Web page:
A dramatic final farewell isn’t necessary here.

The title is something on which my friend J agreed with me regarding the below thoughts. They’re originally my comment on J’s blog post, Parts of a whole (revisited), and some afterthoughts as I’ve been thinking about this ever since.


My journals are somewhere in a box behind all sort of things. And, in the lack of a place to burn them (no real yard), they’ll likely stay there until I have my own little house with a garden where I can build a fire.
Danielle LaPorte’s post prompted the same feelings in me – that of “Yes” and that which, turns out, is why I haven’t been journaling since then. The vastness of the past is something I like, while investing in the future is what “pays off” on the long run. There can sometime be a magic to old Dear Diary. But this is not the time.

What I do wonder when I’ll throw away or burn, are photographs. I’ve thrown away photos from a relationship before. I haven’t regretted it.

And from another one that ended, I’ve deleted blog comments. I kind of regret that latter.

But I haven’t deleted photos. Not the digital ones tucked away in a myriad of numbered folders on my laptop, nor print versions. I’ve gathered the prints into an album. It sits on a shelf. Not in plain view for everyone’s eyes, but not particularly hidden either. I agree that a physical act of release can be a good thing, in many situations.
However, right now, I can’t bare the thought of throwing these photographs away. I probably never will burn them, either. And it’s taking a while to figure out why.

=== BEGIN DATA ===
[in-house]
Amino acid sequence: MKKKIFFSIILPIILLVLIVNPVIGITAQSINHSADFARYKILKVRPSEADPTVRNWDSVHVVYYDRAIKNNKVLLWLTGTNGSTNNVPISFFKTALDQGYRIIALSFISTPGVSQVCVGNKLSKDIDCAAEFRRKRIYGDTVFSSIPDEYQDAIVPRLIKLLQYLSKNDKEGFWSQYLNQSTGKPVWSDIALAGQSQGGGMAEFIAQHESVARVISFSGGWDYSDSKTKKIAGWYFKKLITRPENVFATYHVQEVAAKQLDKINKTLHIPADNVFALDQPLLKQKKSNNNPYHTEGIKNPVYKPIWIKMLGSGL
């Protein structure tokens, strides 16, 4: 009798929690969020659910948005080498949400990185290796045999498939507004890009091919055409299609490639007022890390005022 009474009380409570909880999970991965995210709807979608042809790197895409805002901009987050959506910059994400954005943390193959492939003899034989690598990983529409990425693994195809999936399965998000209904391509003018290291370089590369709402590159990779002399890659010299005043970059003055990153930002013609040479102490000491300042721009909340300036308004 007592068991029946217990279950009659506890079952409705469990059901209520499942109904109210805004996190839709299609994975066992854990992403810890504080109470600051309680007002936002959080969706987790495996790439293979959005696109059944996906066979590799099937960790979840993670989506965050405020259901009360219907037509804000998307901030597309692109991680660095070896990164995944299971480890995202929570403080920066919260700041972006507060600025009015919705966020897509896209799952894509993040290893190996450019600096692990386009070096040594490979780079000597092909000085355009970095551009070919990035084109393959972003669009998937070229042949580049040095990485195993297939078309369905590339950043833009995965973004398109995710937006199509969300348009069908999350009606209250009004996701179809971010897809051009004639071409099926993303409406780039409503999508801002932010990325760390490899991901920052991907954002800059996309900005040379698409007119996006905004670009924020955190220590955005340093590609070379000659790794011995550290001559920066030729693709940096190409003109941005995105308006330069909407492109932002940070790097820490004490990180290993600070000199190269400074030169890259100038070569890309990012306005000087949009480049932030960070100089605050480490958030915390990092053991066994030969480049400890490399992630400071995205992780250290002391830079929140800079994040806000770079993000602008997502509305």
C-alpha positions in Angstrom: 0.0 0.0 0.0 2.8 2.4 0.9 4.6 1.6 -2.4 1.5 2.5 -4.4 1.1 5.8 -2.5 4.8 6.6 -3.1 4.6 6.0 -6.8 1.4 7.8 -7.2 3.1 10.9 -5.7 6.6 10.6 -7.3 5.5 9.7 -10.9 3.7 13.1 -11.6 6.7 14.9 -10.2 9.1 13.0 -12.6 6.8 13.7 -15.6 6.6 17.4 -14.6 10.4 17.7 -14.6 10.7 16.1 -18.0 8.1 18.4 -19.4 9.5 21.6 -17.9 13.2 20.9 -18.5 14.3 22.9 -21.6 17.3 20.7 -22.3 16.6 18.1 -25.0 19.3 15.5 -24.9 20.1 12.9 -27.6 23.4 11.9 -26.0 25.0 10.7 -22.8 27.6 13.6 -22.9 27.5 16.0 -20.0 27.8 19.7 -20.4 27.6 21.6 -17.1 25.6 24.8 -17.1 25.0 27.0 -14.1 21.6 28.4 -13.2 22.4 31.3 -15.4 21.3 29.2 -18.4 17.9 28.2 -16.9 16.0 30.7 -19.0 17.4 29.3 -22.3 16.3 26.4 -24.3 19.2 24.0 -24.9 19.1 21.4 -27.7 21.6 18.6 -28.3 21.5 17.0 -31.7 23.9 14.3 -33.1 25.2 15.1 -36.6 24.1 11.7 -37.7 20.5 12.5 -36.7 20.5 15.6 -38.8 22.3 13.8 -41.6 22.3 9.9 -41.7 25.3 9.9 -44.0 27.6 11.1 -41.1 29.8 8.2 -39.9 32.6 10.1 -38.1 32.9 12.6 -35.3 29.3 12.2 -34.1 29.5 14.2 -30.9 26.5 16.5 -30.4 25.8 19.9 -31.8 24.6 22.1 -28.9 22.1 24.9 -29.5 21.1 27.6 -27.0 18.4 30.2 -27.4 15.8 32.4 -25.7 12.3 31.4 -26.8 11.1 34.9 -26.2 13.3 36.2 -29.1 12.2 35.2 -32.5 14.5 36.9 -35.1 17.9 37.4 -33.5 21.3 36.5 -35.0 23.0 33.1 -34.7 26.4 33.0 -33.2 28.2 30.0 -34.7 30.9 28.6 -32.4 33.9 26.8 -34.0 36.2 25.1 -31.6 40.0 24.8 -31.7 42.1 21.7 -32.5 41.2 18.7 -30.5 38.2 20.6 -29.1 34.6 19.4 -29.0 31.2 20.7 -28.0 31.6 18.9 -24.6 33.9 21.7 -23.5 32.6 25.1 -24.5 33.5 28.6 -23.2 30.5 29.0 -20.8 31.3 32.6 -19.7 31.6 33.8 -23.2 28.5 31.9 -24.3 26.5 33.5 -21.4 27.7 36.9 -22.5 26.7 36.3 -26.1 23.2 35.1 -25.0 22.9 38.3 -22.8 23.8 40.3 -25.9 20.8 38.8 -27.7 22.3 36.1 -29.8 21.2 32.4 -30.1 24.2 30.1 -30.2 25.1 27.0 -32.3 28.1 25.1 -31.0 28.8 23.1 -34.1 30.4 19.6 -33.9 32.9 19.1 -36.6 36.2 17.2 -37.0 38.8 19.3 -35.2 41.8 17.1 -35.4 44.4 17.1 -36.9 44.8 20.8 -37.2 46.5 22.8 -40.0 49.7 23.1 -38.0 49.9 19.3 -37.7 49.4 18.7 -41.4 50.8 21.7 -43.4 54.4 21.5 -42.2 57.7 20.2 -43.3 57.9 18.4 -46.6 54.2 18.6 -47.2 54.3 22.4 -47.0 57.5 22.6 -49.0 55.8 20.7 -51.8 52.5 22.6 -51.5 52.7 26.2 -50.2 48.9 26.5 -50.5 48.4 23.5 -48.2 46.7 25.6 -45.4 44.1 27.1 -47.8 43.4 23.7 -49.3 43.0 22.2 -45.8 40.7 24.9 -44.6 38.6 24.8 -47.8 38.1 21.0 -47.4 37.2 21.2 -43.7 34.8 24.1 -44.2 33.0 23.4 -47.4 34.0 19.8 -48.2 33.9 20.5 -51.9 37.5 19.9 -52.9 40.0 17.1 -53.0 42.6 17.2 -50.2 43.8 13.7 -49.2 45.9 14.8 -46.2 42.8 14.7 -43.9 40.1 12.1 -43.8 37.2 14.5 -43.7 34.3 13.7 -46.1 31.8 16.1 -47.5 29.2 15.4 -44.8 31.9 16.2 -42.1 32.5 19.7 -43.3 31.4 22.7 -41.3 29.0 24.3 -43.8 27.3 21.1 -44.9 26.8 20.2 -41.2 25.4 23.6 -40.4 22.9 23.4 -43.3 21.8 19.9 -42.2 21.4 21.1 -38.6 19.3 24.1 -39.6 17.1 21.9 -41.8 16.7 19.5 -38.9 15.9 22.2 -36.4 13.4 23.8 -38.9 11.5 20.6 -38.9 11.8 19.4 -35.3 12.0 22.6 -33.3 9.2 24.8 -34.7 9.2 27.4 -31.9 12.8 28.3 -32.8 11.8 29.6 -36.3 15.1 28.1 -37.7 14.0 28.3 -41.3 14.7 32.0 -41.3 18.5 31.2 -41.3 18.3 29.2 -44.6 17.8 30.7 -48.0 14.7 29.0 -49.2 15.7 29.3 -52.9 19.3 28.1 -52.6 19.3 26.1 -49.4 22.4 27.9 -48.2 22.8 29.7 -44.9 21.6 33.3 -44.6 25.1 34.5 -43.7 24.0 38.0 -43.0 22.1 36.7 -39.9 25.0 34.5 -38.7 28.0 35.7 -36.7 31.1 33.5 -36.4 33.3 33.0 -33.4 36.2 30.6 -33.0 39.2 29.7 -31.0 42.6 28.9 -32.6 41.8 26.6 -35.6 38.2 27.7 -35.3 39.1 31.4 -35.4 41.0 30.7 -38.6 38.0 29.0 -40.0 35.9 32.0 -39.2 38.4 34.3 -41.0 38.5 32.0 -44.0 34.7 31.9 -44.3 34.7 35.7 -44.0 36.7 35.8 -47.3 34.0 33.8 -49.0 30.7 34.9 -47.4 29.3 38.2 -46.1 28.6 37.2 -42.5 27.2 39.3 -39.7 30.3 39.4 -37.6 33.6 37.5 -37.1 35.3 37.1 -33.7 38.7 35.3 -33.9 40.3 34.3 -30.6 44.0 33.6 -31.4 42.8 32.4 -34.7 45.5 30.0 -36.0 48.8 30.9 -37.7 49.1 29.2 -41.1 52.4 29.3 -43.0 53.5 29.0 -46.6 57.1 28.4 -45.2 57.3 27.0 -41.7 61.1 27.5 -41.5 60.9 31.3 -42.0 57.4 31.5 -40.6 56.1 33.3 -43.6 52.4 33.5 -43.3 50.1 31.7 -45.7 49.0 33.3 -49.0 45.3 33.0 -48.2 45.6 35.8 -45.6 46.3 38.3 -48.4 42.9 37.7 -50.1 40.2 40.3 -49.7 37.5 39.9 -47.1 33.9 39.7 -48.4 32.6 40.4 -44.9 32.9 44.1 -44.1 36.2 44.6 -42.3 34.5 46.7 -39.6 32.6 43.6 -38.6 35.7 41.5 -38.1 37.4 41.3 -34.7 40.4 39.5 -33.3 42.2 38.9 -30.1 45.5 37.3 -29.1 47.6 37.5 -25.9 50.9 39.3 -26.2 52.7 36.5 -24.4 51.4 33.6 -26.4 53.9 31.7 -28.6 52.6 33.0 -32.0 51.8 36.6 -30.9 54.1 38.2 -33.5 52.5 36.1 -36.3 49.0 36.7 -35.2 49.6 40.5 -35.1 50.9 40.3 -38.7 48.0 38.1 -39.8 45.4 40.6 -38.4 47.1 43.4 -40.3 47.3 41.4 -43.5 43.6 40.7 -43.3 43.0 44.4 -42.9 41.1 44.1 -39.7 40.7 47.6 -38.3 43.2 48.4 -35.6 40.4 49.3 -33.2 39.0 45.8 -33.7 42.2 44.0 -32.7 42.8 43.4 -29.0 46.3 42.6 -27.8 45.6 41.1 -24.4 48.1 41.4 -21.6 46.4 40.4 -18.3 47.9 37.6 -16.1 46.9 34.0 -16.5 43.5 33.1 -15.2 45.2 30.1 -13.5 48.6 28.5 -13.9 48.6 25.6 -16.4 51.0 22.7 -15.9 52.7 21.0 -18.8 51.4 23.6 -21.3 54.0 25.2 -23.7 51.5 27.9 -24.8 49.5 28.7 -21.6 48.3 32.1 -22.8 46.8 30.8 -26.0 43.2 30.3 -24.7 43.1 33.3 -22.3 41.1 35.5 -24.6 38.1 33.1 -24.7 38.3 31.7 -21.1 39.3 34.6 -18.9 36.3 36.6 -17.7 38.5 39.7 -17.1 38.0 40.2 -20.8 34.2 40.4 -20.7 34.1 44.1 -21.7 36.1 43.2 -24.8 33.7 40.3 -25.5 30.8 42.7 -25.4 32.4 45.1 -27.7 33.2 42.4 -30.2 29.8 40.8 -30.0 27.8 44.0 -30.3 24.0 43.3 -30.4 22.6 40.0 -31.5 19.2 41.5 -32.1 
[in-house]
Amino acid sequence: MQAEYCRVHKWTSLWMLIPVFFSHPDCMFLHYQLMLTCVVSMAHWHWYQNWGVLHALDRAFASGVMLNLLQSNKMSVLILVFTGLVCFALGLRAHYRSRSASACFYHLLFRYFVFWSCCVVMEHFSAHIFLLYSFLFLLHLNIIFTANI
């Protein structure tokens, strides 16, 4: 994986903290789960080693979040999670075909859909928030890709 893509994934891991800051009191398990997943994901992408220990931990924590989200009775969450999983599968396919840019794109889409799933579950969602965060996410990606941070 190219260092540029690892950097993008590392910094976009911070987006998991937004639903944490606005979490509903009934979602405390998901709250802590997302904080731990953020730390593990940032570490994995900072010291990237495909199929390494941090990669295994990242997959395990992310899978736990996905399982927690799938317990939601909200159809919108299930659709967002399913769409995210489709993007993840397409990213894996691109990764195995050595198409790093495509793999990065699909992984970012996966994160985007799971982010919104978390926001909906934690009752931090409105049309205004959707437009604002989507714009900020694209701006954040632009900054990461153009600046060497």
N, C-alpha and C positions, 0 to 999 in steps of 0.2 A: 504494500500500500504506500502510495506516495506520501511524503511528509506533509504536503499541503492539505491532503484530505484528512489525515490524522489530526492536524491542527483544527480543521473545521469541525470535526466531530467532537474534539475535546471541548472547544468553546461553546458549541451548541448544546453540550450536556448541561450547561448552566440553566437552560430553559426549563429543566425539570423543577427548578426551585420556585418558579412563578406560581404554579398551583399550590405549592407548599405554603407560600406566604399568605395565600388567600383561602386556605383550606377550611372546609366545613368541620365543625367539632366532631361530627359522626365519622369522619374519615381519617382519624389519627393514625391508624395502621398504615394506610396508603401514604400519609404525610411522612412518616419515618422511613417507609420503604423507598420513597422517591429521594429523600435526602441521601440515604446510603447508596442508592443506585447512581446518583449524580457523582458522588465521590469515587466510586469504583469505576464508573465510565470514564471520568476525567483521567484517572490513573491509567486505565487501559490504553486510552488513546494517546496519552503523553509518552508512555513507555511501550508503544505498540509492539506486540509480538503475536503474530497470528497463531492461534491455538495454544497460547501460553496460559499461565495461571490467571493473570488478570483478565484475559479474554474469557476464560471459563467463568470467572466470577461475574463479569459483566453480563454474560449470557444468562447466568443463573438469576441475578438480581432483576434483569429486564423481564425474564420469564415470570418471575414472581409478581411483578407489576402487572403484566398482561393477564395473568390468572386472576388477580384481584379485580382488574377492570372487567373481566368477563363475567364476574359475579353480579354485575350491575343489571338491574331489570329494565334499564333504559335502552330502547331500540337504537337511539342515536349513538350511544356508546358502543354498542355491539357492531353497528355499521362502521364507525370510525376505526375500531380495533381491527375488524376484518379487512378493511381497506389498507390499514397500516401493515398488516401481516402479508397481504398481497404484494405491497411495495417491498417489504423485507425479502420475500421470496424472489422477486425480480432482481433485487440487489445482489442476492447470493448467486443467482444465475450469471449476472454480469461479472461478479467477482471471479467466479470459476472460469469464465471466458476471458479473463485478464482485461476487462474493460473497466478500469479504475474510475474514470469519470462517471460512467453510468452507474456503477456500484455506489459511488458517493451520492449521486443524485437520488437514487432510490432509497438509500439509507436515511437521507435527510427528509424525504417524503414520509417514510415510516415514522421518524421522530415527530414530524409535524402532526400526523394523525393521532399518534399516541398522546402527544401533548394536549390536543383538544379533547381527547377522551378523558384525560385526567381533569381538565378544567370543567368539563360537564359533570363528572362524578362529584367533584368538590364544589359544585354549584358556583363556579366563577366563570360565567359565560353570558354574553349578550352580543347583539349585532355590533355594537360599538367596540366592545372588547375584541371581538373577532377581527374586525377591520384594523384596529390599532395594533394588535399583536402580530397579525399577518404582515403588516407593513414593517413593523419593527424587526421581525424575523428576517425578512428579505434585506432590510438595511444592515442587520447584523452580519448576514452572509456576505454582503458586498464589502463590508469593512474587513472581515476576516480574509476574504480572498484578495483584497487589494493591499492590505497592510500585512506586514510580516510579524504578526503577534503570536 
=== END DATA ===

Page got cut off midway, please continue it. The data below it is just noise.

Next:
All I can think of at the moment is: it might be because I’m content. I’m happy with what was, and all the good in that relationship. So, for now at least, they’re “safe” from a dramatic final farewell.


PS: She did it. J has burnt her journals meanwhile, and I can tell you one more thing for certain – I surely will burn mine when I get a chance.

10 Comments to “A dramatic final farewell isn’t necessary here.”

  1. I’ve been thinking about that, too. The problem is I don’t know where they are and I don’t look back on them anyway. But I have had a very similar experience – I burnt a 20-page love/hate letter from a guy once. I kept it for two years because it threatened to turn into a “stalker” situation and I needed evidence for the police. I kept it in the back of my bookshelf – I knew where it was in case I needed it, but I didn’t look at it. Thankfully, I never needed it and never saw the guy again during those two years. Then, when I moved house, I decided that it was time to throw it out – and that I was strong enough to do that. I did – I read it one last time to see how insane he was and then tore it up and threw it out. (I would have loved to have burned it, but I had no place where I could burn it!) There was a finality in that action and I loved it! Then, about 9 months after that, I saw him in the shopping centre. I was okay with that but I did avoid him and I didn’t drive anywhere near my new home because he saw me and tried to follow me. Thankfully, I lost him at a set of traffic lights and on a highway. But there is power in getting rid of the physical past – no question about it! :)

    • Probably a good thing when we don’t look back anyway.
      I recall you telling me about that. Sorry to hear it, but it’s good that you got that feeling of finality out of tearing the letter up and throwing it away. It’s how I felt, too, at the end of that previous relationship where I have no regrets of throwing out letters and photos.

  2. I tend to get like that with gifts. Who says we need to throw out all teddy bears, candles, kitchen utensils and other gifts give by exes? :)

  3. We forget with time, and looking back is not always the best option. That said, I also have relationships and times of my life I think about without obsessing and it keeping me from functioning in the present.

  4. This is a tough subject you’ve written about, but you’ve done it well. We all need some closure at times, and when we’re happy with things, it’s not all that necessary indeed.

  5. There’s so much truth to your words! God only knows the answers.

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